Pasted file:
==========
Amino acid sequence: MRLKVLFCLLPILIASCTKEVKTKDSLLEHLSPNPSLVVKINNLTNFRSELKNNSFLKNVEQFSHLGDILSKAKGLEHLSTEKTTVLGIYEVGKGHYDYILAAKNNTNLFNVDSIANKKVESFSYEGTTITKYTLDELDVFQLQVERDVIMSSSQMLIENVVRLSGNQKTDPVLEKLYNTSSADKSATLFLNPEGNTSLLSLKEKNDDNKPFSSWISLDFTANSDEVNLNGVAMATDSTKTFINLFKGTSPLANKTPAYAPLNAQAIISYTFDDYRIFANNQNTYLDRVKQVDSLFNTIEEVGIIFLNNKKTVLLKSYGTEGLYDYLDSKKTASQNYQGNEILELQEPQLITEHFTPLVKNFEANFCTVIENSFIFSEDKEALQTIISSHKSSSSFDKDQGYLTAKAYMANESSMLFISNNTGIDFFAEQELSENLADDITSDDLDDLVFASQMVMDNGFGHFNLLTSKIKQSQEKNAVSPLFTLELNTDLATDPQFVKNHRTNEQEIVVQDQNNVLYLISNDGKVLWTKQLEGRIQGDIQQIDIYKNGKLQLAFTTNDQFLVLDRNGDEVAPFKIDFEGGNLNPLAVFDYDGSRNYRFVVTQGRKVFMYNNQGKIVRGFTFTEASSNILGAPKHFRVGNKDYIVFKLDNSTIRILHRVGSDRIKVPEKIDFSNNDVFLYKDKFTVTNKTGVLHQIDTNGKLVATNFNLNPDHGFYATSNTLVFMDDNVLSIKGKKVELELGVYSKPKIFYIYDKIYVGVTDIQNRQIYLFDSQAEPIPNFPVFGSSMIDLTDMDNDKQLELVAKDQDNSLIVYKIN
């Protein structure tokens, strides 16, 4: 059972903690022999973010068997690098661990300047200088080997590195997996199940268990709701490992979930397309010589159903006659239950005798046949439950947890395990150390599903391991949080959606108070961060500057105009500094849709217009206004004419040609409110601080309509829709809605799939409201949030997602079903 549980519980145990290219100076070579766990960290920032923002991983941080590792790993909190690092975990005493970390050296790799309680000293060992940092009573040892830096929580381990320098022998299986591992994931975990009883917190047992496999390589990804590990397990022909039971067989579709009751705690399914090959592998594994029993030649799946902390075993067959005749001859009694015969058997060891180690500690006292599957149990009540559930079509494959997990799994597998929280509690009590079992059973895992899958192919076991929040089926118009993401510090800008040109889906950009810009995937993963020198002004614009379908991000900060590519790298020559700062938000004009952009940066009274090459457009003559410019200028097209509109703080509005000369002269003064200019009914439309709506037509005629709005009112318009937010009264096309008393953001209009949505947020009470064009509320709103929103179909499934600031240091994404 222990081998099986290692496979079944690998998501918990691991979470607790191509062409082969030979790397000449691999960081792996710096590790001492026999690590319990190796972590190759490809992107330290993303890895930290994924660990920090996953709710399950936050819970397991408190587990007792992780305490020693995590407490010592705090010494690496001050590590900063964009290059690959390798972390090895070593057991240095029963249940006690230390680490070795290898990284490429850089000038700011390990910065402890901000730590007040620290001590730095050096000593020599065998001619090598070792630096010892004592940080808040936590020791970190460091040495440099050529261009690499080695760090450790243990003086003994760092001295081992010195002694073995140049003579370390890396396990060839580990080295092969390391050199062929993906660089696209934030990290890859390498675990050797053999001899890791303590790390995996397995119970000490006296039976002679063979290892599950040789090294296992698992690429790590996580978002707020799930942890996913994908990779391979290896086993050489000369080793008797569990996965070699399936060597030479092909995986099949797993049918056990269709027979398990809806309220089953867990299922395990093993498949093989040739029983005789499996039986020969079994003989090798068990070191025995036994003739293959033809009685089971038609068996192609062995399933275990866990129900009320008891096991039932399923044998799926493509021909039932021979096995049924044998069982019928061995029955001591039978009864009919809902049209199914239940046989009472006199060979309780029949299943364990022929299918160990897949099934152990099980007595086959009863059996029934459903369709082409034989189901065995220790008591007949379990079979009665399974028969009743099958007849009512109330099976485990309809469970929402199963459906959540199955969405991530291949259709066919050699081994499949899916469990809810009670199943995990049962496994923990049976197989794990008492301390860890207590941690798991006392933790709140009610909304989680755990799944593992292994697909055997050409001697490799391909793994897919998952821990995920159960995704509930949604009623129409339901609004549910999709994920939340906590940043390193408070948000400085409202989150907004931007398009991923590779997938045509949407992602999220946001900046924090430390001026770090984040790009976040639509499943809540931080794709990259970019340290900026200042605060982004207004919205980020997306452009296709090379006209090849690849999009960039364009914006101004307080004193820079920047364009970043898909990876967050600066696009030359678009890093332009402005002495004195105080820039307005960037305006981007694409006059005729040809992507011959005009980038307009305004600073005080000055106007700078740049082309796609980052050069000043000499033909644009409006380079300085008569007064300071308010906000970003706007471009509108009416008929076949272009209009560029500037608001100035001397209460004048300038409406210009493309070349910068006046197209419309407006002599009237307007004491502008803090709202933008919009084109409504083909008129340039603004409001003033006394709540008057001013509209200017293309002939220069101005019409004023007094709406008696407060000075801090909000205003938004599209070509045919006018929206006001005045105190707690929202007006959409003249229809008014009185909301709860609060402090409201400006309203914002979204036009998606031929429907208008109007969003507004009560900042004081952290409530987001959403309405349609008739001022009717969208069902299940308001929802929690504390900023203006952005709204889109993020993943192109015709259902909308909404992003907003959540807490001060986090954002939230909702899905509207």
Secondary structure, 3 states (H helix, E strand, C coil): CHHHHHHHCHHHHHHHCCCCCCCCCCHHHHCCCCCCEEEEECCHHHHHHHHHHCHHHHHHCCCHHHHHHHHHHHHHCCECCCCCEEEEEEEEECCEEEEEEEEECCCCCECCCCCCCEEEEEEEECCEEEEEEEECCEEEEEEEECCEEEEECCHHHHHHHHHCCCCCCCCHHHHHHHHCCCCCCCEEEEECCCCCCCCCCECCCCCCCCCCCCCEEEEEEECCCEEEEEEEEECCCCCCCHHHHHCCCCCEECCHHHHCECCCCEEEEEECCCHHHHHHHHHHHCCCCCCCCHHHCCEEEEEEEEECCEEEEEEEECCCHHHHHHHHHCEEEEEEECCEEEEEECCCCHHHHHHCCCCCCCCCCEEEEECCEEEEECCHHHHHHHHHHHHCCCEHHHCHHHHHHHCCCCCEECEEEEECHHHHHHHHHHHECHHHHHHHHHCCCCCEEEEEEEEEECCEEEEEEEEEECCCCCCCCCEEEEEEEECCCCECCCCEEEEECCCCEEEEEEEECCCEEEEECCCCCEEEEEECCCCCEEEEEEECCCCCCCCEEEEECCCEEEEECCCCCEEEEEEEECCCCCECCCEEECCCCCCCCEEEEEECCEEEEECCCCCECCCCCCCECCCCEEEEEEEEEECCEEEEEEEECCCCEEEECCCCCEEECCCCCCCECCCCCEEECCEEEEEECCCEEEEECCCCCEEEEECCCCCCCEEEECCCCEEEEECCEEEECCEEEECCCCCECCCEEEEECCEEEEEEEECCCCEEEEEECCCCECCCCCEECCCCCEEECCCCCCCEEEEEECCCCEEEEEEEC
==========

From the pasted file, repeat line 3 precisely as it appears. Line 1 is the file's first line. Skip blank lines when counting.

Secondary structure, 3 states (H helix, E strand, C coil): CHHHHHHHCHHHHHHHCCCCCCCCCCHHHHCCCCCCEEEEECCHHHHHHHHHHCHHHHHHCCCHHHHHHHHHHHHHCCECCCCCEEEEEEEEECCEEEEEEEEECCCCCECCCCCCCEEEEEEEECCEEEEEEEECCEEEEEEEECCEEEEECCHHHHHHHHHCCCCCCCCHHHHHHHHCCCCCCCEEEEECCCCCCCCCCECCCCCCCCCCCCCEEEEEEECCCEEEEEEEEECCCCCCCHHHHHCCCCCEECCHHHHCECCCCEEEEEECCCHHHHHHHHHHHCCCCCCCCHHHCCEEEEEEEEECCEEEEEEEECCCHHHHHHHHHCEEEEEEECCEEEEEECCCCHHHHHHCCCCCCCCCCEEEEECCEEEEECCHHHHHHHHHHHHCCCEHHHCHHHHHHHCCCCCEECEEEEECHHHHHHHHHHHECHHHHHHHHHCCCCCEEEEEEEEEECCEEEEEEEEEECCCCCCCCCEEEEEEEECCCCECCCCEEEEECCCCEEEEEEEECCCEEEEECCCCCEEEEEECCCCCEEEEEEECCCCCCCCEEEEECCCEEEEECCCCCEEEEEEEECCCCCECCCEEECCCCCCCCEEEEEECCEEEEECCCCCECCCCCCCECCCCEEEEEEEEEECCEEEEEEEECCCCEEEECCCCCEEECCCCCCCECCCCCEEECCEEEEEECCCEEEEECCCCCEEEEECCCCCCCEEEECCCCEEEEECCEEEECCEEEECCCCCECCCEEEEECCEEEEEEEECCCCEEEEEECCCCECCCCCEECCCCCEEECCCCCCCEEEEEECCCCEEEEEEEC